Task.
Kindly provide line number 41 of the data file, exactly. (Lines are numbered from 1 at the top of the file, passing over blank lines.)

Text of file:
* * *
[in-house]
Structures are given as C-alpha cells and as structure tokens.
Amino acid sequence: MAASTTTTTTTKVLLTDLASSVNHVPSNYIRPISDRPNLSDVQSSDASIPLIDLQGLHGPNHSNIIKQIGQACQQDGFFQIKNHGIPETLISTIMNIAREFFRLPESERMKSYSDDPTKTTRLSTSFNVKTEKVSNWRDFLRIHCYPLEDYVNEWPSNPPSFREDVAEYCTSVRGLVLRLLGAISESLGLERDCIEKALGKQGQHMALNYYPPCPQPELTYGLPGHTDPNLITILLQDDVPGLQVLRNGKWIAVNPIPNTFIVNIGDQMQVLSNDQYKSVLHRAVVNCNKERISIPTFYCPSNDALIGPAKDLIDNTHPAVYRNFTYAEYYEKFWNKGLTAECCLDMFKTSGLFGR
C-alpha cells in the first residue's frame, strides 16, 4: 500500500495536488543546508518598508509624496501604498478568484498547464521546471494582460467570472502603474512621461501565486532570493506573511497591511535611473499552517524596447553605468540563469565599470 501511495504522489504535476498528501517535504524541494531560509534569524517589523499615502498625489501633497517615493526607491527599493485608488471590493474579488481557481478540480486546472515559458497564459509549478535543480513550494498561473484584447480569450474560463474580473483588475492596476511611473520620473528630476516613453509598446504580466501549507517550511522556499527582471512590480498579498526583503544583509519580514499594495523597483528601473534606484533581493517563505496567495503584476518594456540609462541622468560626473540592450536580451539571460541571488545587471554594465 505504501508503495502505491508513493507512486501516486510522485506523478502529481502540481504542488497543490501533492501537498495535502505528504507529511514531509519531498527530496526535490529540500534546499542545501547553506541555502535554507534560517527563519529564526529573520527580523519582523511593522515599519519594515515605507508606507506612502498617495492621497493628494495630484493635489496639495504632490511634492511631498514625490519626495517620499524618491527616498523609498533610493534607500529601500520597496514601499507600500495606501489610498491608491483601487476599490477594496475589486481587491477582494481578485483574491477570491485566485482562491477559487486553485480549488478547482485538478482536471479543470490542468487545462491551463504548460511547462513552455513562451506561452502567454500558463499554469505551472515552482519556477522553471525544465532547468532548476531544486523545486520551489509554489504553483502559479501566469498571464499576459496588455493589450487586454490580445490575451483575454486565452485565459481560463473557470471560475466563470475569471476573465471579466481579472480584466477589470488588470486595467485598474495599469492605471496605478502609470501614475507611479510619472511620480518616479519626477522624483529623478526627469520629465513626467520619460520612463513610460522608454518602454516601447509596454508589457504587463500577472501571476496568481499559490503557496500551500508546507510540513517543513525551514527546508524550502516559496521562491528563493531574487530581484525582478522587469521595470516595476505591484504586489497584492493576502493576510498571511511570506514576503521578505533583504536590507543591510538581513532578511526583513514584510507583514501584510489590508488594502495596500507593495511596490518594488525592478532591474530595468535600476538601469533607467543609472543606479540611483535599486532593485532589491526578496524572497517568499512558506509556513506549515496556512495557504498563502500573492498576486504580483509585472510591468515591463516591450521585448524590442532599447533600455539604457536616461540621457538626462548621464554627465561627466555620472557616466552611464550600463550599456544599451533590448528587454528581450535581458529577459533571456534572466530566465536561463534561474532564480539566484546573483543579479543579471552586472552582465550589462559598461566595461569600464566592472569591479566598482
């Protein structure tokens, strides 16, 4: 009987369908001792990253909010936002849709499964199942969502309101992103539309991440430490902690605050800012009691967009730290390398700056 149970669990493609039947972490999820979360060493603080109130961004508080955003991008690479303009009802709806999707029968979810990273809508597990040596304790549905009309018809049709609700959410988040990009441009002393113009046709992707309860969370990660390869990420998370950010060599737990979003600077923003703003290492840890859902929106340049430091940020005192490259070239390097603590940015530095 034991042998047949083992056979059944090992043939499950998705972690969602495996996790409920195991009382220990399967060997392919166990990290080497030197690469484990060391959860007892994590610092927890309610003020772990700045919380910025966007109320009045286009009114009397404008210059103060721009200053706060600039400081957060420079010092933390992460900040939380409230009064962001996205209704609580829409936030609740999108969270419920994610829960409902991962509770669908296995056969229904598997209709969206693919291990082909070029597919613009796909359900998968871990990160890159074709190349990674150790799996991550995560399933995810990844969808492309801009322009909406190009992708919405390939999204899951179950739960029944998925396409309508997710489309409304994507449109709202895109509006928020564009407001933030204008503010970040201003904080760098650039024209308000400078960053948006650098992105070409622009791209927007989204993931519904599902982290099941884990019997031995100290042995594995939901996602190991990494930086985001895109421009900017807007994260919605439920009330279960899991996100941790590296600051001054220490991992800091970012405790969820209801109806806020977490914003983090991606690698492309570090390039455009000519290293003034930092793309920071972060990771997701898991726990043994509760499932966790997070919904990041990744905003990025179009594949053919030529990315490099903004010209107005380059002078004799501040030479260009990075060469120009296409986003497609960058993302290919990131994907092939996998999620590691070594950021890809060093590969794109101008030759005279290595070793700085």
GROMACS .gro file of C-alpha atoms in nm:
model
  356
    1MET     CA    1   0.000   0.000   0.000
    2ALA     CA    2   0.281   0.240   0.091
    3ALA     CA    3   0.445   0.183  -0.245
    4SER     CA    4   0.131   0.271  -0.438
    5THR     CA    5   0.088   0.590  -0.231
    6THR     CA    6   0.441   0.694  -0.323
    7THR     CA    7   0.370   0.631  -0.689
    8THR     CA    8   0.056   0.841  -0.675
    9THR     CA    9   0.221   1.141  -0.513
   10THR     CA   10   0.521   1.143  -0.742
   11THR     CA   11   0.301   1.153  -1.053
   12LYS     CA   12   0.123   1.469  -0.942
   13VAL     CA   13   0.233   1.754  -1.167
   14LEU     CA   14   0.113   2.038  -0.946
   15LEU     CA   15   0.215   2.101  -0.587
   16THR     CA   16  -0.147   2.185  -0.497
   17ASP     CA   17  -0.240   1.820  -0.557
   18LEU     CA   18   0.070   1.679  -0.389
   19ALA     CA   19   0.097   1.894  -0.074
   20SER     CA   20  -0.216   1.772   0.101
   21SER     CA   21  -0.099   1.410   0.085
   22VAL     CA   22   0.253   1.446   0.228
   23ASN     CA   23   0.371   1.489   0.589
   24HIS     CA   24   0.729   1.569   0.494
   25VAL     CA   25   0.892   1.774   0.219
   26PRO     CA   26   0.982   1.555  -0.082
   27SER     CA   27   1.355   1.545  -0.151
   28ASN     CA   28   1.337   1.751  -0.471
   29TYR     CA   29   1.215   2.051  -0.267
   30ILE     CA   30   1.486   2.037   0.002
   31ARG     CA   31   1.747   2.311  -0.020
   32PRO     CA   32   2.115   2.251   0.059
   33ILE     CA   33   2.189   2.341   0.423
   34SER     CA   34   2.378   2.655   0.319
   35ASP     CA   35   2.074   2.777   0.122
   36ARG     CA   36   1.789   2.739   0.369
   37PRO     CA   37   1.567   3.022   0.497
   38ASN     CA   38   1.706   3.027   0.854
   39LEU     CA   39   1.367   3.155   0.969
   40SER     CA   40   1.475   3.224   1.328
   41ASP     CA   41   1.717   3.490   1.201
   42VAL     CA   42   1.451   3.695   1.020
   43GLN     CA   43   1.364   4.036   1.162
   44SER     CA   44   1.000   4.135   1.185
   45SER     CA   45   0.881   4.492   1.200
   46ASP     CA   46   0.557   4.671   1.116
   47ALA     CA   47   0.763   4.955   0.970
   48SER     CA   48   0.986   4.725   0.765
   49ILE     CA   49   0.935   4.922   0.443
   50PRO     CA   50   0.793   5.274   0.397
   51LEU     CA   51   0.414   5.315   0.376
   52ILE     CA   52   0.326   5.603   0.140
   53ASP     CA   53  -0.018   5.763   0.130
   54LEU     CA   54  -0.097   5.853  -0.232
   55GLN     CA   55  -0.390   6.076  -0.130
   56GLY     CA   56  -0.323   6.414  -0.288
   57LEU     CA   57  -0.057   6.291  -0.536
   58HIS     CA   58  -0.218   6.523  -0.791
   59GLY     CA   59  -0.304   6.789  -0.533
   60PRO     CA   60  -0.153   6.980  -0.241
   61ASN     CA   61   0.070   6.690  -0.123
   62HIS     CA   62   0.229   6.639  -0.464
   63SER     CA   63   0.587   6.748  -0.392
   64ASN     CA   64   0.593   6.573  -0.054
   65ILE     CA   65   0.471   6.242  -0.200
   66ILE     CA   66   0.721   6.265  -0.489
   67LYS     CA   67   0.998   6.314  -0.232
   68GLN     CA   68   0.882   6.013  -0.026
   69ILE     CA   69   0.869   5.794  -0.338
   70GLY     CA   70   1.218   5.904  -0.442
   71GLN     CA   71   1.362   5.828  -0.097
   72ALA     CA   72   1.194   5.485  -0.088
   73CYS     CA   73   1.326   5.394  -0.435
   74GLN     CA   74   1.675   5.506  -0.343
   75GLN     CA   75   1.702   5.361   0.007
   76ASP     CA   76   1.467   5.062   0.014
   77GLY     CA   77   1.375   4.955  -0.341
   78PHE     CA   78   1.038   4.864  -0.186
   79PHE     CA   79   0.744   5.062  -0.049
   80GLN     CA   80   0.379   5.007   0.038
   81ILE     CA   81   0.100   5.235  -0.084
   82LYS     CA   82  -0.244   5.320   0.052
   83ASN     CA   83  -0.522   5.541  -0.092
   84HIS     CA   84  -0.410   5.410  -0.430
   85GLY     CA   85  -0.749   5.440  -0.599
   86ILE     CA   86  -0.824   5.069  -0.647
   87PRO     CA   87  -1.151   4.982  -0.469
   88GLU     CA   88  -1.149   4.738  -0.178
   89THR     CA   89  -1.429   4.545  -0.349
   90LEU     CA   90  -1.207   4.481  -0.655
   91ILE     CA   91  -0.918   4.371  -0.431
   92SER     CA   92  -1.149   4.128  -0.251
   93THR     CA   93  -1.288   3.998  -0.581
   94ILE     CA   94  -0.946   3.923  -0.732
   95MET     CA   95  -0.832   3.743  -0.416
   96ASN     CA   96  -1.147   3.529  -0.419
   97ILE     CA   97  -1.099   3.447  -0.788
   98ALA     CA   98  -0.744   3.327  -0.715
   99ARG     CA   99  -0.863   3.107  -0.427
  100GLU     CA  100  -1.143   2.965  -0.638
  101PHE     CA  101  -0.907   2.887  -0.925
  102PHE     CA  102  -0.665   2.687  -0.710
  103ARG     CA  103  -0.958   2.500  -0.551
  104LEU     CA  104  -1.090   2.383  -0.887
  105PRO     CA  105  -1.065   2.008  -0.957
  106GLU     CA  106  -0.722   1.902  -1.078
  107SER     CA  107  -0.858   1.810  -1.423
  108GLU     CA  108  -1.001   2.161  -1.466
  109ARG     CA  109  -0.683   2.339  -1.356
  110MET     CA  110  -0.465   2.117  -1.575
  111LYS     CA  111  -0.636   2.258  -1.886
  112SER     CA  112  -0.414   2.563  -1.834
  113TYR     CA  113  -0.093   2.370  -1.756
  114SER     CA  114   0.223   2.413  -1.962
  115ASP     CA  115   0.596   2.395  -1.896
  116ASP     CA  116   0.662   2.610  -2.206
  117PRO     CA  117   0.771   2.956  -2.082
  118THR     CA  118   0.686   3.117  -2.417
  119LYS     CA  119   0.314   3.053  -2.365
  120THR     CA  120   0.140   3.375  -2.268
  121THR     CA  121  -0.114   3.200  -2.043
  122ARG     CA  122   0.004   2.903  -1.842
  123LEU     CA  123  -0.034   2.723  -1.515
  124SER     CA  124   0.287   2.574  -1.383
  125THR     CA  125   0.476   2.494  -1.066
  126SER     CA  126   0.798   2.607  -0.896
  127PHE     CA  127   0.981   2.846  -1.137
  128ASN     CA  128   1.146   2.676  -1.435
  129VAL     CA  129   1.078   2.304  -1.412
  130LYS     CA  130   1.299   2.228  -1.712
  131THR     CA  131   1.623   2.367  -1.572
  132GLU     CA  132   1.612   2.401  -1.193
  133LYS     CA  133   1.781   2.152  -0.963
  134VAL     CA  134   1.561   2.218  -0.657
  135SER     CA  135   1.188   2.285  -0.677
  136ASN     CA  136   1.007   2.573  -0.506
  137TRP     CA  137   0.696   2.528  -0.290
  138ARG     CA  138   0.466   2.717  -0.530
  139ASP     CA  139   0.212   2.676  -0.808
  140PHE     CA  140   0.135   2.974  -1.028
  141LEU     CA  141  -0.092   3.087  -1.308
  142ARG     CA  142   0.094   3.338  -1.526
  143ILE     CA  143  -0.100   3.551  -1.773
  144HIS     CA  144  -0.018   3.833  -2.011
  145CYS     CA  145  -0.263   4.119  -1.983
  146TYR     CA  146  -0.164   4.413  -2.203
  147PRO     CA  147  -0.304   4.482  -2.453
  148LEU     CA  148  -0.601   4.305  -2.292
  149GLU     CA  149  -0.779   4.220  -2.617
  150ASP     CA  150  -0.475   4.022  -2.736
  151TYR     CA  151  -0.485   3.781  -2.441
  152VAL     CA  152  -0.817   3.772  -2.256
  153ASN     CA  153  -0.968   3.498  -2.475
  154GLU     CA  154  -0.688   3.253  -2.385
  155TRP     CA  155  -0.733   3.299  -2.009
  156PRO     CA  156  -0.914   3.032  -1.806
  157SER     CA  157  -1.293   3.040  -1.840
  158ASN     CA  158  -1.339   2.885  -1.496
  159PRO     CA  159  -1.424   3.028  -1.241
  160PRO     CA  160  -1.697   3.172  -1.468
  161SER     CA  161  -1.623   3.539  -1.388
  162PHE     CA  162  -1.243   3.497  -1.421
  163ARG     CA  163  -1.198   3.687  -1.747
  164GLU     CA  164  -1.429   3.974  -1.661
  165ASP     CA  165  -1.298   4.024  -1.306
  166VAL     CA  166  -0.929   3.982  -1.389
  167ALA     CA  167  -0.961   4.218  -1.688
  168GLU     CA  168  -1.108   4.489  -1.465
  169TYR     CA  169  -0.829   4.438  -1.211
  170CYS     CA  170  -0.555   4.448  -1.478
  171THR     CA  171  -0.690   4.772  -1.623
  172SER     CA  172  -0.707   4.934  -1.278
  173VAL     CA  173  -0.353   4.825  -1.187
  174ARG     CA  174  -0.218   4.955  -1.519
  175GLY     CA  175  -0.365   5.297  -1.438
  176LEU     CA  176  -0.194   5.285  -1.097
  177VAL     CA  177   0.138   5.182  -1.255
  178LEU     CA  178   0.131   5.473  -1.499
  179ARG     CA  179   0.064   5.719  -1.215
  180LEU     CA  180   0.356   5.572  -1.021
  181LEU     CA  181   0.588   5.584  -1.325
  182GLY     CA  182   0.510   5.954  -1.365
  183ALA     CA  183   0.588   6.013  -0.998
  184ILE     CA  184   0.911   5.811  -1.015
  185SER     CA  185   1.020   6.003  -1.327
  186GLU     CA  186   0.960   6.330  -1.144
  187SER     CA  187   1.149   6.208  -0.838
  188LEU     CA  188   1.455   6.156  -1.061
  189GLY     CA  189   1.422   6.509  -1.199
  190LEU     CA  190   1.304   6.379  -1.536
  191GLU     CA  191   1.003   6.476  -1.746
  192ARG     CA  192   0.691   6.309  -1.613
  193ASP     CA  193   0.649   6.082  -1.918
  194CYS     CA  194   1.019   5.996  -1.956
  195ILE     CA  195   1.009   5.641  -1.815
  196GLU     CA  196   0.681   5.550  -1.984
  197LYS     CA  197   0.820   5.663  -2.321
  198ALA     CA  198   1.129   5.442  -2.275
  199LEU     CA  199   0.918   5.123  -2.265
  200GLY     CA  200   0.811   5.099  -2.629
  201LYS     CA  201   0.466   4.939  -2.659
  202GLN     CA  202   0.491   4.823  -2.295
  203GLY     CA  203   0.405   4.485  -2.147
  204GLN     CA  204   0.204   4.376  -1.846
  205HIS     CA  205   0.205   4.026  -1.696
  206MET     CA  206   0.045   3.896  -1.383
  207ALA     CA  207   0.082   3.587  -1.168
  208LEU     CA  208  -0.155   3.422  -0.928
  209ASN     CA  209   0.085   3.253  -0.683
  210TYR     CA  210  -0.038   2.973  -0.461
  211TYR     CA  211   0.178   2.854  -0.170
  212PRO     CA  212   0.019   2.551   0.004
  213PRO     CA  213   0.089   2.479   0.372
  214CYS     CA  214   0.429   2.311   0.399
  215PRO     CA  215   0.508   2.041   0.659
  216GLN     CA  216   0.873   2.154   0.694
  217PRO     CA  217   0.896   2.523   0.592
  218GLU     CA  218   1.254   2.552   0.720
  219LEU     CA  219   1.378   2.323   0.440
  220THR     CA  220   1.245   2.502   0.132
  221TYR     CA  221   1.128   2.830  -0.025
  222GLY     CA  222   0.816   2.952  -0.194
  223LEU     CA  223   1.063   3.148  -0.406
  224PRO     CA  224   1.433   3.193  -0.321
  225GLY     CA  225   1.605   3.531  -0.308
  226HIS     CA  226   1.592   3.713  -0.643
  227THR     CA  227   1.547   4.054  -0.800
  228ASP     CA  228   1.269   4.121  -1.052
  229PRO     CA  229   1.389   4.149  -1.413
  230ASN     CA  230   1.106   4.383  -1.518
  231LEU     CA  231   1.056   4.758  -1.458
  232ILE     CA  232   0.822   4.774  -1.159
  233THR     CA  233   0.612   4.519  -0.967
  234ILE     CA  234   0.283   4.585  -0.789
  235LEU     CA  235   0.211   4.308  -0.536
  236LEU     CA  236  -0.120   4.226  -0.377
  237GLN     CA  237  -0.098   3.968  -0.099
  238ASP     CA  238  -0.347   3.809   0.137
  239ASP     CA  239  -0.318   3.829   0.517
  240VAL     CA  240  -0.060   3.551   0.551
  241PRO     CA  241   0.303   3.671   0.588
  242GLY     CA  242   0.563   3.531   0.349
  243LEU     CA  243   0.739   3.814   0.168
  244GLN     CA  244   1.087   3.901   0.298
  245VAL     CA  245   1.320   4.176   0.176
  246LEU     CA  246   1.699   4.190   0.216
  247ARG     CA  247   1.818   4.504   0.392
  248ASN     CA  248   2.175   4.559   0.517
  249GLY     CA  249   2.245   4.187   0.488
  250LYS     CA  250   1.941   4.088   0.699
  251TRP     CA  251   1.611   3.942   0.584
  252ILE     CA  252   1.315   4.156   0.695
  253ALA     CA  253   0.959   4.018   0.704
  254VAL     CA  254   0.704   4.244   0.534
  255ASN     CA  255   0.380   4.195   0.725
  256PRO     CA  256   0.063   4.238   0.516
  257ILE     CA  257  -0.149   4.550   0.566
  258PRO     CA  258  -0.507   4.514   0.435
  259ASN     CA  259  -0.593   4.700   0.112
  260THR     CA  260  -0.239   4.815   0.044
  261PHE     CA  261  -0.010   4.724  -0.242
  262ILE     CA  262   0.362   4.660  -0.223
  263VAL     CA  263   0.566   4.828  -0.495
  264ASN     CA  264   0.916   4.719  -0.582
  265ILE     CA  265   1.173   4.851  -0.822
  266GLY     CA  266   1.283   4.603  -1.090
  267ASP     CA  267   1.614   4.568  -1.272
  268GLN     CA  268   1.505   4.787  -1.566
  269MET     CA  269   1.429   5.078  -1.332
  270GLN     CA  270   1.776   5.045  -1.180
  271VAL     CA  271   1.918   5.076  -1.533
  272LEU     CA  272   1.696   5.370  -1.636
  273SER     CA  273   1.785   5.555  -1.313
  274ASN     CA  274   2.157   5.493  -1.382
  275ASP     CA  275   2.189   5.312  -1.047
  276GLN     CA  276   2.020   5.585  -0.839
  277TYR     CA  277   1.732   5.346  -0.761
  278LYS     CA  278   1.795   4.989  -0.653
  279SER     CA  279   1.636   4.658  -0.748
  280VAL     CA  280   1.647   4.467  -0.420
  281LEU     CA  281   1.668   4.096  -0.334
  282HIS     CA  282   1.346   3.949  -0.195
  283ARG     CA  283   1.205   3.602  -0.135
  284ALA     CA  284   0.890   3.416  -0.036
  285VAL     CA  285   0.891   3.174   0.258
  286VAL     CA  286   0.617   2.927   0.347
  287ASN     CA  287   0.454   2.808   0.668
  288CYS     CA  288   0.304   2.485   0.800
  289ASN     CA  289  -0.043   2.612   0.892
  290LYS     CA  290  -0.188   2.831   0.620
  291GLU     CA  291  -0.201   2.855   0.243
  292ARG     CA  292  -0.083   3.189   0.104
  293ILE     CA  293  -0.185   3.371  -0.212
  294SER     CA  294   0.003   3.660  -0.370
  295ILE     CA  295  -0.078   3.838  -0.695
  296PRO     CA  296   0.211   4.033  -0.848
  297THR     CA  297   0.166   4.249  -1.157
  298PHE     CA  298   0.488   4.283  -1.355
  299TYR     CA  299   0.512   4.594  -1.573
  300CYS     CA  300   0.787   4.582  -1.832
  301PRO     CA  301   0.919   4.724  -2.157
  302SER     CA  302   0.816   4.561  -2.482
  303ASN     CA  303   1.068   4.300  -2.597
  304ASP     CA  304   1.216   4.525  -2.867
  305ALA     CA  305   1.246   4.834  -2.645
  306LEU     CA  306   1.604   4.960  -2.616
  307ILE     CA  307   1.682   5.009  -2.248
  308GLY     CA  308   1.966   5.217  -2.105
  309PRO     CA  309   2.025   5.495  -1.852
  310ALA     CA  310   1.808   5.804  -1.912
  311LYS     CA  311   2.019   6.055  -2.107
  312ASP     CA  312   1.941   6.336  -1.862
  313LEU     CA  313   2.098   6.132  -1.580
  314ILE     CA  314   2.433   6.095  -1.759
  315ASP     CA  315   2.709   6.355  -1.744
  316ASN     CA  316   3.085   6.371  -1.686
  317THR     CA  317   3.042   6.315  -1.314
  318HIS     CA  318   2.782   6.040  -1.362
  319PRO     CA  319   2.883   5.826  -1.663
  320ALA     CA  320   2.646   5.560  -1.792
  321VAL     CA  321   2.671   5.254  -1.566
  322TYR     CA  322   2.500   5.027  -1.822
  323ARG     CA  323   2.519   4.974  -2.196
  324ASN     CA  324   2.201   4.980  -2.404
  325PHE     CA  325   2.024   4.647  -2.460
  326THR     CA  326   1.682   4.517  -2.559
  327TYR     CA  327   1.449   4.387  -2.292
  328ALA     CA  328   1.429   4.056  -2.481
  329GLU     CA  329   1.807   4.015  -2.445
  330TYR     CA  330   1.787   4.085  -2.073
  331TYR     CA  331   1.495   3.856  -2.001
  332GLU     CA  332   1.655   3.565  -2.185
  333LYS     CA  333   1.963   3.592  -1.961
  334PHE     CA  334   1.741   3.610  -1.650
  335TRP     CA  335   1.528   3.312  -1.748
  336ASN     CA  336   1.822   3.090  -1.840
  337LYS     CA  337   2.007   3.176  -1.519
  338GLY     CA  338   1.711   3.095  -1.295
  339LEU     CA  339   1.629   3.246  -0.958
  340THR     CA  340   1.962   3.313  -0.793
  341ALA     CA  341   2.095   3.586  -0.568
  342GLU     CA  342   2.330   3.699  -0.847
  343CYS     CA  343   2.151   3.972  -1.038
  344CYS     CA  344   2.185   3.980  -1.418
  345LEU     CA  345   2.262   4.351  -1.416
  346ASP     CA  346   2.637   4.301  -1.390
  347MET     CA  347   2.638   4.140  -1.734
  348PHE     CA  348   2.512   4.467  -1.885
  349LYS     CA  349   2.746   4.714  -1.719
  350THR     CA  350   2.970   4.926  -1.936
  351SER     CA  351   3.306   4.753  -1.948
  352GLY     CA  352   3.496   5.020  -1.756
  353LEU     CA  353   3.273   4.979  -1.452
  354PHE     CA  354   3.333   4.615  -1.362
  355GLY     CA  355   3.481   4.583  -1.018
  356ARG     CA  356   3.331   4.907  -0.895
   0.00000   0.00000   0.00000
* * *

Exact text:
   33ILE     CA   33   2.189   2.341   0.423